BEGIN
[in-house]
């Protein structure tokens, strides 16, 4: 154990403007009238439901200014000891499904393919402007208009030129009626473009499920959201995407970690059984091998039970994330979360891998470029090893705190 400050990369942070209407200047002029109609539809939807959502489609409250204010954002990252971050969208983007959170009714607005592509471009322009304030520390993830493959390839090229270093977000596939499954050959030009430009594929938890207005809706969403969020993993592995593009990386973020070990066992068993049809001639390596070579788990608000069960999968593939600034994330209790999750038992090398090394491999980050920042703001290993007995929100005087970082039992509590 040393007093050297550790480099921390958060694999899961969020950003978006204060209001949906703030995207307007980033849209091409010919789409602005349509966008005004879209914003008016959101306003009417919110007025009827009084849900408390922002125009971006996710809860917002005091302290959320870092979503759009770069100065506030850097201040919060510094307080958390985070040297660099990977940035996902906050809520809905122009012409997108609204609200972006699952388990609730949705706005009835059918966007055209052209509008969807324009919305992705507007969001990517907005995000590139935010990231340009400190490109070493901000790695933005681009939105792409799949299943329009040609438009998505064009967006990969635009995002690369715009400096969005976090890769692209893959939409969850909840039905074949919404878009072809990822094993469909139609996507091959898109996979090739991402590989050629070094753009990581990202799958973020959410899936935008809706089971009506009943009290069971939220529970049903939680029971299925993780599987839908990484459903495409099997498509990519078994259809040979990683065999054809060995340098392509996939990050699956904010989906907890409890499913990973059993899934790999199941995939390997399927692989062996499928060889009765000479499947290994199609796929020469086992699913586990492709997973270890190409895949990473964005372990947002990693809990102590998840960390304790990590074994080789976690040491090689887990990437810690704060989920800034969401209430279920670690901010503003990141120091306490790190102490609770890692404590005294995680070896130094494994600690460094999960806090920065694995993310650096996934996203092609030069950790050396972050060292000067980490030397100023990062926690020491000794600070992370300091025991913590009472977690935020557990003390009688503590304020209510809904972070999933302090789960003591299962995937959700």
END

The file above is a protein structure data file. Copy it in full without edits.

[in-house]
């Protein structure tokens, strides 16, 4: 154990403007009238439901200014000891499904393919402007208009030129009626473009499920959201995407970690059984091998039970994330979360891998470029090893705190 400050990369942070209407200047002029109609539809939807959502489609409250204010954002990252971050969208983007959170009714607005592509471009322009304030520390993830493959390839090229270093977000596939499954050959030009430009594929938890207005809706969403969020993993592995593009990386973020070990066992068993049809001639390596070579788990608000069960999968593939600034994330209790999750038992090398090394491999980050920042703001290993007995929100005087970082039992509590 040393007093050297550790480099921390958060694999899961969020950003978006204060209001949906703030995207307007980033849209091409010919789409602005349509966008005004879209914003008016959101306003009417919110007025009827009084849900408390922002125009971006996710809860917002005091302290959320870092979503759009770069100065506030850097201040919060510094307080958390985070040297660099990977940035996902906050809520809905122009012409997108609204609200972006699952388990609730949705706005009835059918966007055209052209509008969807324009919305992705507007969001990517907005995000590139935010990231340009400190490109070493901000790695933005681009939105792409799949299943329009040609438009998505064009967006990969635009995002690369715009400096969005976090890769692209893959939409969850909840039905074949919404878009072809990822094993469909139609996507091959898109996979090739991402590989050629070094753009990581990202799958973020959410899936935008809706089971009506009943009290069971939220529970049903939680029971299925993780599987839908990484459903495409099997498509990519078994259809040979990683065999054809060995340098392509996939990050699956904010989906907890409890499913990973059993899934790999199941995939390997399927692989062996499928060889009765000479499947290994199609796929020469086992699913586990492709997973270890190409895949990473964005372990947002990693809990102590998840960390304790990590074994080789976690040491090689887990990437810690704060989920800034969401209430279920670690901010503003990141120091306490790190102490609770890692404590005294995680070896130094494994600690460094999960806090920065694995993310650096996934996203092609030069950790050396972050060292000067980490030397100023990062926690020491000794600070992370300091025991913590009472977690935020557990003390009688503590304020209510809904972070999933302090789960003591299962995937959700």